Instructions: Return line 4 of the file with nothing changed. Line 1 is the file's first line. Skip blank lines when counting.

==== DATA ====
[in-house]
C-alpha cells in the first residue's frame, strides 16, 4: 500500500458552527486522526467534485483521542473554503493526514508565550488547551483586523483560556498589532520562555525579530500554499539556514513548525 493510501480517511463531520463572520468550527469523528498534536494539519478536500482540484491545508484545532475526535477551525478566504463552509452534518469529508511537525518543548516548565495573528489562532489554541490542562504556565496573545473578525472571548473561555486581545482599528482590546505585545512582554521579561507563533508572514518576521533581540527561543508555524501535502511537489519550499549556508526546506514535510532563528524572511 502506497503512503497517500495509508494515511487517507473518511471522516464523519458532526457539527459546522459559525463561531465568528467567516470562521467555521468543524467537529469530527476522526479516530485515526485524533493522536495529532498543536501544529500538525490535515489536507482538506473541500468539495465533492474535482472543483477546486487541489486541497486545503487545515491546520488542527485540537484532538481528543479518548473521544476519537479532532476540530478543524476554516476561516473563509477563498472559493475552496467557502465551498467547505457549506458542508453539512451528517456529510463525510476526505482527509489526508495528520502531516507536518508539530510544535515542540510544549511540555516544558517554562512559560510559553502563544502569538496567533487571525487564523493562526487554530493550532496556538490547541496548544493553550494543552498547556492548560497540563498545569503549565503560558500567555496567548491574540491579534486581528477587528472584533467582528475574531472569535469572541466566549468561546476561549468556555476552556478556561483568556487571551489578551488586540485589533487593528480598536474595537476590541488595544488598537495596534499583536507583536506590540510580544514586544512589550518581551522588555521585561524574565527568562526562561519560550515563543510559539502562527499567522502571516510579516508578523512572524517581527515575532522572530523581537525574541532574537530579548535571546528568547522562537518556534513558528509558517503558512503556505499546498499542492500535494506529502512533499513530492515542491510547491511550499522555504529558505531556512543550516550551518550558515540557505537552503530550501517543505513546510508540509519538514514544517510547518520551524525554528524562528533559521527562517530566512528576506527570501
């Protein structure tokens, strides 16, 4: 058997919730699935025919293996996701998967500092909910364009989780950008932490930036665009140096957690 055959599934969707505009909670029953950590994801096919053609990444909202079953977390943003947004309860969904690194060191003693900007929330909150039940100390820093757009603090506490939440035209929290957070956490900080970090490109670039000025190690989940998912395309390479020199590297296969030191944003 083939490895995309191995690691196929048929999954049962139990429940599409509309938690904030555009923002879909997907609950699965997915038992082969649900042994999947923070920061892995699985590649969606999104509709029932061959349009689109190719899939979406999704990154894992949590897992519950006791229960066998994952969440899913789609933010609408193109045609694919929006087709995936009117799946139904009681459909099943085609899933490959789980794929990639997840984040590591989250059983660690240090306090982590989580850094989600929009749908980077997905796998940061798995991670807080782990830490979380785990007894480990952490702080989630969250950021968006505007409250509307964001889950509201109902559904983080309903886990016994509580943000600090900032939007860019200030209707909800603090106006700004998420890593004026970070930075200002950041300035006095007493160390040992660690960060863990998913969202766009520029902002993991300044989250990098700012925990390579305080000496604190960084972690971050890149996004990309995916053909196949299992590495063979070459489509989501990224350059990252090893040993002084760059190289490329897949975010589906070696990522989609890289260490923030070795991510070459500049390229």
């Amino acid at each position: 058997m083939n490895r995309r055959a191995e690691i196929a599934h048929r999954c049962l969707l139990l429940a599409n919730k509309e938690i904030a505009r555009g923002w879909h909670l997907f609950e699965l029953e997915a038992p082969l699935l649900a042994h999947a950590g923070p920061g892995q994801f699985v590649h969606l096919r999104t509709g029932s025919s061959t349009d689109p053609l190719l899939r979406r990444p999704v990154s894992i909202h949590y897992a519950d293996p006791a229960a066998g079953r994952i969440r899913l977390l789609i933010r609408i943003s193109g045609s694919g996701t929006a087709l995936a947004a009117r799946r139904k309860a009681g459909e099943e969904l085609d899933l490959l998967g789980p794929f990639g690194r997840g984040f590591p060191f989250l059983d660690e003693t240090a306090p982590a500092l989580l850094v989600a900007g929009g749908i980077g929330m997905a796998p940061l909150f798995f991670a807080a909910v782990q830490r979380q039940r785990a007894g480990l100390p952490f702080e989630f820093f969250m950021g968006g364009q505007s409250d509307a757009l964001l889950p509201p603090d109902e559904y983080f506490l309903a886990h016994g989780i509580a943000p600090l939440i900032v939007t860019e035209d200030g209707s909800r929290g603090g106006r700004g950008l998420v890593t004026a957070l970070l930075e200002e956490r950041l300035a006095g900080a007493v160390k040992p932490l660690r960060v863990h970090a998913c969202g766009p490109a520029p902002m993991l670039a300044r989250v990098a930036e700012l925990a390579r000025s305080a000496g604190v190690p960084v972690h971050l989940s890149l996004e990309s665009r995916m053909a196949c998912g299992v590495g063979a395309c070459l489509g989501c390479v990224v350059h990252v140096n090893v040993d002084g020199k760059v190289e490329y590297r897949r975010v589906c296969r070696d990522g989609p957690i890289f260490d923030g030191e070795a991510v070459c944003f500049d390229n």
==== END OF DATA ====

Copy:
């Amino acid at each position: 058997m083939n490895r995309r055959a191995e690691i196929a599934h048929r999954c049962l969707l139990l429940a599409n919730k509309e938690i904030a505009r555009g923002w879909h909670l997907f609950e699965l029953e997915a038992p082969l699935l649900a042994h999947a950590g923070p920061g892995q994801f699985v590649h969606l096919r999104t509709g029932s025919s061959t349009d689109p053609l190719l899939r979406r990444p999704v990154s894992i909202h949590y897992a519950d293996p006791a229960a066998g079953r994952i969440r899913l977390l789609i933010r609408i943003s193109g045609s694919g996701t929006a087709l995936a947004a009117r799946r139904k309860a009681g459909e099943e969904l085609d899933l490959l998967g789980p794929f990639g690194r997840g984040f590591p060191f989250l059983d660690e003693t240090a306090p982590a500092l989580l850094v989600a900007g929009g749908i980077g929330m997905a796998p940061l909150f798995f991670a807080a909910v782990q830490r979380q039940r785990a007894g480990l100390p952490f702080e989630f820093f969250m950021g968006g364009q505007s409250d509307a757009l964001l889950p509201p603090d109902e559904y983080f506490l309903a886990h016994g989780i509580a943000p600090l939440i900032v939007t860019e035209d200030g209707s909800r929290g603090g106006r700004g950008l998420v890593t004026a957070l970070l930075e200002e956490r950041l300035a006095g900080a007493v160390k040992p932490l660690r960060v863990h970090a998913c969202g766009p490109a520029p902002m993991l670039a300044r989250v990098a930036e700012l925990a390579r000025s305080a000496g604190v190690p960084v972690h971050l989940s890149l996004e990309s665009r995916m053909a196949c998912g299992v590495g063979a395309c070459l489509g989501c390479v990224v350059h990252v140096n090893v040993d002084g020199k760059v190289e490329y590297r897949r975010v589906c296969r070696d990522g989609p957690i890289f260490d923030g030191e070795a991510v070459c944003f500049d390229n």